New Jersey: Where the Least Unpopular Man Wins

"I feel wonderful," Republican state Senator Joe Pennacchio told's Matt Friedman tonight after Chris Christie was declared the governor-elect of New Jersey. "A pro-life, pro-gun conservative in a blue state. How did that happen?"

Two words: Jon Corzine.

In the end, the Democratic incumbent hit a ceiling in his reelection campaign. His interminable unpopularity and low approval ratings were insurmountable; a fact shrouded by the rise of a third party candidate who siphoned off what was ultimately a very small slice of the vote.

Surveying the results, it seems independent Chris Daggett either hurt Corzine (which seems incredibly unlikely) or simply softened the blow of what would have been a double-digit Christie victory. New Jersey Democrats even resorted to pumping Republican households with pro-Daggett robocalls and it did nothing. It just goes to show how resilient Jon Corzine's unpopularity is/was.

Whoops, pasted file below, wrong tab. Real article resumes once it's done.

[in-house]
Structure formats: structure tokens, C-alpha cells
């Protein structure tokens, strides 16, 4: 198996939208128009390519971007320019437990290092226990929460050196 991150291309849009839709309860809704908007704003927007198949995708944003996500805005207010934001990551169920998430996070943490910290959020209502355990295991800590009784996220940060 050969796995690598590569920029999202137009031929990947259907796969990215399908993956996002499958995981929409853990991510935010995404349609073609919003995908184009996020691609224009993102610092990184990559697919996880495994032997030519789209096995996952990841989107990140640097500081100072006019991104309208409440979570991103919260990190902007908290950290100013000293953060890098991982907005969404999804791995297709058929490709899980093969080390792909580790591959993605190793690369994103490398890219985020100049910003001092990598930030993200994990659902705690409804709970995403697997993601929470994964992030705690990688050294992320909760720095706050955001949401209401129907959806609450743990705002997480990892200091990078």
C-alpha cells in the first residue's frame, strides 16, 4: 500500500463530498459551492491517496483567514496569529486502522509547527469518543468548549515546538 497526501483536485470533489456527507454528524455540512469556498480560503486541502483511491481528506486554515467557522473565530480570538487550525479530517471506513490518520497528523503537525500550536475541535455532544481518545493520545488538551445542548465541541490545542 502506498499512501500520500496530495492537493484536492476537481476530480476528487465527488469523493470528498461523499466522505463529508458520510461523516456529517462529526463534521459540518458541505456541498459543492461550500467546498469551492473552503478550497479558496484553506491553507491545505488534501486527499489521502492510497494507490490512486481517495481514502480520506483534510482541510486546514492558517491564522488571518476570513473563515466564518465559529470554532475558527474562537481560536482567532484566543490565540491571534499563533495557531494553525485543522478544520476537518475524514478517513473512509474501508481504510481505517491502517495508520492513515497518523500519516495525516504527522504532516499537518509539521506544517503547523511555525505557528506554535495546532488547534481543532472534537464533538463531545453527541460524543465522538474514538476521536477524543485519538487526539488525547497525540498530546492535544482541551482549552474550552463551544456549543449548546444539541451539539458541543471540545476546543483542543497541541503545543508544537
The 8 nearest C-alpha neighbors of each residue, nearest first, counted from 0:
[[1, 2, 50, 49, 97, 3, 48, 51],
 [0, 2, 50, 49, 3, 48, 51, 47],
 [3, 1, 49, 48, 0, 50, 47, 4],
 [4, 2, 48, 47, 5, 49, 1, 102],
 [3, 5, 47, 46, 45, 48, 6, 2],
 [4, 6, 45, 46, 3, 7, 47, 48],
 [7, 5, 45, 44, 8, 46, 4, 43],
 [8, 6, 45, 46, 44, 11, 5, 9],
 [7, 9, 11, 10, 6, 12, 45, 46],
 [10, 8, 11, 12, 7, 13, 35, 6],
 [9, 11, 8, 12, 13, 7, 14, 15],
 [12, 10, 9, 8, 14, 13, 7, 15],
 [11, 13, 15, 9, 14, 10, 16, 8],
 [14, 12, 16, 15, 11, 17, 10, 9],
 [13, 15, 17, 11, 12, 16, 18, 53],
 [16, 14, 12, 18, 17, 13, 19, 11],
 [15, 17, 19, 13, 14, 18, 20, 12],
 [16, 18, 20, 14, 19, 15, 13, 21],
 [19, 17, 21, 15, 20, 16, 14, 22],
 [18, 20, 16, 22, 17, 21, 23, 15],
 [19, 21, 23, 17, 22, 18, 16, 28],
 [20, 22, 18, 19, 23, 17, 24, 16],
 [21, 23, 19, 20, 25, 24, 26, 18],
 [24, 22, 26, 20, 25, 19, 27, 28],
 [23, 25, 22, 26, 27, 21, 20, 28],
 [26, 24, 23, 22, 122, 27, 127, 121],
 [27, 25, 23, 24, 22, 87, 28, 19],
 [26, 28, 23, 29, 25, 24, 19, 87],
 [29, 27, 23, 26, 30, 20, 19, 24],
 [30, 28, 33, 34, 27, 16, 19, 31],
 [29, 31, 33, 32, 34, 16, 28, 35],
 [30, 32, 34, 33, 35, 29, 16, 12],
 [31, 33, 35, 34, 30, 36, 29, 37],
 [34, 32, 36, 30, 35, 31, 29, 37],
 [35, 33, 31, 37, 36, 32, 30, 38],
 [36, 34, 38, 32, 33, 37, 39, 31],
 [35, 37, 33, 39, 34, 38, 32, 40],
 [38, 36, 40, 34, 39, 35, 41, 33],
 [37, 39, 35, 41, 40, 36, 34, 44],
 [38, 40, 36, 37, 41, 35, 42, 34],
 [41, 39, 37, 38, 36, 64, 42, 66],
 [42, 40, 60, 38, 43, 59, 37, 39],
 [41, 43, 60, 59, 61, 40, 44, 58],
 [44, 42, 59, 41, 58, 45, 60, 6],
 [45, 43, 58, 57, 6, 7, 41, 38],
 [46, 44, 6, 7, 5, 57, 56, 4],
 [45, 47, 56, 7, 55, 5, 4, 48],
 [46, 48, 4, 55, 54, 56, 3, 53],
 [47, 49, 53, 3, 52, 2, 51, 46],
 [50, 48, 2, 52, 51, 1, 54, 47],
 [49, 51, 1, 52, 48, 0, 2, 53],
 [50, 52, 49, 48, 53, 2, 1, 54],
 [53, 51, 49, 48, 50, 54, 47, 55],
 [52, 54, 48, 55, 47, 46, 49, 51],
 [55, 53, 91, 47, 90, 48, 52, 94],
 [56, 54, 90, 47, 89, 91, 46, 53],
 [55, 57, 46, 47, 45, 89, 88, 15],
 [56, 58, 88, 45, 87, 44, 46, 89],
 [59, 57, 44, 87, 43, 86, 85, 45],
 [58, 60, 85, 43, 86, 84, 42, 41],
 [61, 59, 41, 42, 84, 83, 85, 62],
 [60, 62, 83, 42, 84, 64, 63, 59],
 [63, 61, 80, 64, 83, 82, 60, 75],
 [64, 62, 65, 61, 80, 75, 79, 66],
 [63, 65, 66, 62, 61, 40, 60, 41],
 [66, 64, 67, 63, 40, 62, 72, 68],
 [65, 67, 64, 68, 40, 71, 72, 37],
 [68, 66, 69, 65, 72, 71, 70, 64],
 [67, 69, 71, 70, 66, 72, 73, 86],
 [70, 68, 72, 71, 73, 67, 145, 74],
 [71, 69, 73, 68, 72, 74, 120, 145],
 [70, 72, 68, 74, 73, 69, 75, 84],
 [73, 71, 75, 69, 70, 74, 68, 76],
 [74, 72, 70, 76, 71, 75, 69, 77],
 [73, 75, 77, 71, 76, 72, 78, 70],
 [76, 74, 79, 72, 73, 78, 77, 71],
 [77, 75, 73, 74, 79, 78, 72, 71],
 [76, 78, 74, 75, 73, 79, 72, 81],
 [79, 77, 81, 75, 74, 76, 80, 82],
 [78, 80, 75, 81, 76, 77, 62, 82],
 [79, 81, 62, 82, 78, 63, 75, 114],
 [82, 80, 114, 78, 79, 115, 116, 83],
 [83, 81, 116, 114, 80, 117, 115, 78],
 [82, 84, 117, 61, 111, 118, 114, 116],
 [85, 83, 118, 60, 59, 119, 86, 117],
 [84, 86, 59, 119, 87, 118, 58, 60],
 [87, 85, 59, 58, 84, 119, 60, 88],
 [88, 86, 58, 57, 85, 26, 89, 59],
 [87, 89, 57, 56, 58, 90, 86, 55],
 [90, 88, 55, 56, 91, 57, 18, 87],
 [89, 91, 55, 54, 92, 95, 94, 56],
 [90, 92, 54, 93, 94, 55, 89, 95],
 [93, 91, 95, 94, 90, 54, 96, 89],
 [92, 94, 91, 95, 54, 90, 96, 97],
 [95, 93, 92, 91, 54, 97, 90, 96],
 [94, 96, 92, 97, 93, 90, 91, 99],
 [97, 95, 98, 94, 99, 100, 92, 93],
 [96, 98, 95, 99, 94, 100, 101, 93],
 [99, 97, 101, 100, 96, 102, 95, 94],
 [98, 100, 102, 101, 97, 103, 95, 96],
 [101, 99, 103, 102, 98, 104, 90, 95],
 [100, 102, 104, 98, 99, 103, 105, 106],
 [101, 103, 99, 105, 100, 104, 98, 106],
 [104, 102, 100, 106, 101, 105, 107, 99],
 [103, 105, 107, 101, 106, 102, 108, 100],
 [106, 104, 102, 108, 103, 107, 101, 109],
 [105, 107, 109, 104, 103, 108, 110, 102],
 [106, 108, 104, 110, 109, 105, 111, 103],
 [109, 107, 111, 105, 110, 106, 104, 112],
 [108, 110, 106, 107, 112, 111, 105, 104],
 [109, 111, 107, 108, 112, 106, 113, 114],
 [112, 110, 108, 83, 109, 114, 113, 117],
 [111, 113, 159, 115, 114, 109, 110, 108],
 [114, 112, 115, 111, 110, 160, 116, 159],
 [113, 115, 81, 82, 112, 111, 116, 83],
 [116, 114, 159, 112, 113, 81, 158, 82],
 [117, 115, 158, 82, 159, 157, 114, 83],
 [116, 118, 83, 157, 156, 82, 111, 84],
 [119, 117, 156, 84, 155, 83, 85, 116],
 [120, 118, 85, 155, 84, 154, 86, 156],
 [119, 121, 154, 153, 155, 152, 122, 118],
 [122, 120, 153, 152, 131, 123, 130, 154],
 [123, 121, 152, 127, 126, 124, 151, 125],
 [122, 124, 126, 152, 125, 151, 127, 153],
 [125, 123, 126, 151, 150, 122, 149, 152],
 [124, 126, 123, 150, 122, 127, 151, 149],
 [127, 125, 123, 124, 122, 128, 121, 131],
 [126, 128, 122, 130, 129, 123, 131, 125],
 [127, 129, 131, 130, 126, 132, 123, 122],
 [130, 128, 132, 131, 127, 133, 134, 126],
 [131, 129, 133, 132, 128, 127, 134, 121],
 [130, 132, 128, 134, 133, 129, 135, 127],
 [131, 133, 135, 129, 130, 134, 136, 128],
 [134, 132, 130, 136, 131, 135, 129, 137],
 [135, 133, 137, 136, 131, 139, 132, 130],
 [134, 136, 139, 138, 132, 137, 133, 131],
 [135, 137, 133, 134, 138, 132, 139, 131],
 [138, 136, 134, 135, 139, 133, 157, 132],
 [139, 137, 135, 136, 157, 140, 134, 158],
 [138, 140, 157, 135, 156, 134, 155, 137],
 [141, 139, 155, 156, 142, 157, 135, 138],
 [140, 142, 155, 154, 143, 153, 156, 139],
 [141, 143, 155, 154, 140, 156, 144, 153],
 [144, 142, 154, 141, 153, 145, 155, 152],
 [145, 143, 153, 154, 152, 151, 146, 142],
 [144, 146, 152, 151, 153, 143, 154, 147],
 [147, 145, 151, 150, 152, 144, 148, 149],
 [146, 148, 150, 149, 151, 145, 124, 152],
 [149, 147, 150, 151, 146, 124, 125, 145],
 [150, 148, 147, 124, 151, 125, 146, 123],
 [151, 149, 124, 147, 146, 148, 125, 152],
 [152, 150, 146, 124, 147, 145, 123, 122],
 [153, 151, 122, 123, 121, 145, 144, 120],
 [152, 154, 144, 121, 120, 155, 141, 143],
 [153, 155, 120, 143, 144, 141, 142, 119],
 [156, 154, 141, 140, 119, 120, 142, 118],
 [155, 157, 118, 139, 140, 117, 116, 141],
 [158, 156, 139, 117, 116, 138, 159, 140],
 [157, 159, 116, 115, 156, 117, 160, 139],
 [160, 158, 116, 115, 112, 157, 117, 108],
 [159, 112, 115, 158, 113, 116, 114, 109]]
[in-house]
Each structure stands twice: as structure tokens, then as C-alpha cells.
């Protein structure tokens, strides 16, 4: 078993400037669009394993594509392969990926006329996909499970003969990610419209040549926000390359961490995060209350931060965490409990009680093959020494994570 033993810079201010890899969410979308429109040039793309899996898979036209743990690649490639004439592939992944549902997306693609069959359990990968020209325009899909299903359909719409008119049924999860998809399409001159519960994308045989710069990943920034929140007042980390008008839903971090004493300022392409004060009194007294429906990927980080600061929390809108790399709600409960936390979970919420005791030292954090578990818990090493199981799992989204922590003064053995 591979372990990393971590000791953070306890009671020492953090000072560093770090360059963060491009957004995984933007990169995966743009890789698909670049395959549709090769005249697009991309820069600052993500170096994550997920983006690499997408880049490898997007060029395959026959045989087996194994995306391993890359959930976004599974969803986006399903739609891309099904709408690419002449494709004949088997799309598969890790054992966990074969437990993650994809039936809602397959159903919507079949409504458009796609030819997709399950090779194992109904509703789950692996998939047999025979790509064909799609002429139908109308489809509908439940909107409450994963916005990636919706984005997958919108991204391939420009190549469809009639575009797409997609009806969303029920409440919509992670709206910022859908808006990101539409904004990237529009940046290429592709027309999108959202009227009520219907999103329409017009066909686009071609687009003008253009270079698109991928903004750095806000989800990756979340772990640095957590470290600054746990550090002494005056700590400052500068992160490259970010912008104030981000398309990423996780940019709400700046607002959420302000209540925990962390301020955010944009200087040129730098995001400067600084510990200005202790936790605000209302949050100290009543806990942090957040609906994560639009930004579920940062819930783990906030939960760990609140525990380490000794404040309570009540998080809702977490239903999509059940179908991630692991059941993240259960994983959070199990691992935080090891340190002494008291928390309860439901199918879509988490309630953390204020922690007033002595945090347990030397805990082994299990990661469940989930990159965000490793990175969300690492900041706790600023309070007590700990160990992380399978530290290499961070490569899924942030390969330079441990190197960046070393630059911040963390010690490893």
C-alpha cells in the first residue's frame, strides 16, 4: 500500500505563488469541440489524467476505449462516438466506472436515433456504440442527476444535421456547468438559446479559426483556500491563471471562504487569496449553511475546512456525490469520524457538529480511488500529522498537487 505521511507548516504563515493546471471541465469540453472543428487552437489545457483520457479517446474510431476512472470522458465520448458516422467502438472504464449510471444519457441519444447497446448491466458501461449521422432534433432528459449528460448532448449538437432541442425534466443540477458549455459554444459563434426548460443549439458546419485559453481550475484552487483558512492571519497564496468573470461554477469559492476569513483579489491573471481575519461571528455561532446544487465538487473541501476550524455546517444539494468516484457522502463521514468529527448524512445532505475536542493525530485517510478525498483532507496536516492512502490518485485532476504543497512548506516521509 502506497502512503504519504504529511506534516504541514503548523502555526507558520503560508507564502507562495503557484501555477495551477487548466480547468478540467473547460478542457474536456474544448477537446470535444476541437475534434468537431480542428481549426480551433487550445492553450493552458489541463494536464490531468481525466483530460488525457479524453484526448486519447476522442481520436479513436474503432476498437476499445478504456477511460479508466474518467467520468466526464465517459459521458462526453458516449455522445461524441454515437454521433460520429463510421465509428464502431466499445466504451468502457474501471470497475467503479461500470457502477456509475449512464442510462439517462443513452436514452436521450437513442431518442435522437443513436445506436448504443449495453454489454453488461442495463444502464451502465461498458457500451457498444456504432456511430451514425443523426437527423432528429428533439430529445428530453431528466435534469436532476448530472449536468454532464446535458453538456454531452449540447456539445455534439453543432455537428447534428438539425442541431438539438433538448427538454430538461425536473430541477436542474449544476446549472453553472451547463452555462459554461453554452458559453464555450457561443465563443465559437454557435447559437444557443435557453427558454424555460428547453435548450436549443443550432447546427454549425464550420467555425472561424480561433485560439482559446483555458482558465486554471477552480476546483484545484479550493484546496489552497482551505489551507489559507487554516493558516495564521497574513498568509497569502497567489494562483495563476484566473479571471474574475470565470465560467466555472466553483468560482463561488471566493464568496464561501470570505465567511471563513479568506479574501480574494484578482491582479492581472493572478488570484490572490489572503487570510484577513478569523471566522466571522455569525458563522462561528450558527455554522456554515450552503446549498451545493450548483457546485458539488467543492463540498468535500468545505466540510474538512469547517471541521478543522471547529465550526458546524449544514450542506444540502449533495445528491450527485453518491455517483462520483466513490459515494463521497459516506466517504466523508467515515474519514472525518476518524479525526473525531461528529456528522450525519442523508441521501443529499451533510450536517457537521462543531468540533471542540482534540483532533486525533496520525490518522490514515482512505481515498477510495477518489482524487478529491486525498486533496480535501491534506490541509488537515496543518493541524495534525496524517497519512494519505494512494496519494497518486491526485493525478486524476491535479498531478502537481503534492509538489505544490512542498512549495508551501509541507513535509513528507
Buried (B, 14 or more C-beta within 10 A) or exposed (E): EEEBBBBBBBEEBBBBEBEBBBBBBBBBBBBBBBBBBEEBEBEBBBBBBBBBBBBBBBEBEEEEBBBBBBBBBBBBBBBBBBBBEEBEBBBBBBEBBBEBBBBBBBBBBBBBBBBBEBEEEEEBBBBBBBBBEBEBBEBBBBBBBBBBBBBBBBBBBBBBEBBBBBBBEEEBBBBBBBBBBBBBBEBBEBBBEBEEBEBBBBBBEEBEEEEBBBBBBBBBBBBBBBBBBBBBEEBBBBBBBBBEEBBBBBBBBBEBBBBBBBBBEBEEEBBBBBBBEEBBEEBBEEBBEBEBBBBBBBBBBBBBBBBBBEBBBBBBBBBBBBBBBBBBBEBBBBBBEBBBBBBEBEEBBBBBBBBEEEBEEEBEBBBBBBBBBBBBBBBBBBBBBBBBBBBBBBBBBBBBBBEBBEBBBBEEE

Want more? Consider these other factors that could not prevent a Corzine loss: Republicans had not won a statewide election in 12 years. In the most recent elections, New Jersey Democrats benefited from late surges at the polls. Corzine outspent Christie by at least a 3-1 margin. The Republican is more unpopular than he is popular, even on election day. Christie's approval ratings are upside down: 48% favorable to 50% unfavorable.

So, how did a Republican like Christie win in New Jersey? By being the least unpopular.

The simple fact of tonight is that Chris Christie did not beat Jon Corzine; Jon Corzine beat Jon Corzine. He was unpopular for a long time, and just about any Republican who won the nomination was going to have an easy time taking him down.

Chris Christie, a major fundraiser for George W. Bush, is the state's 55th governor. Does anyone really think he won this on his own merits?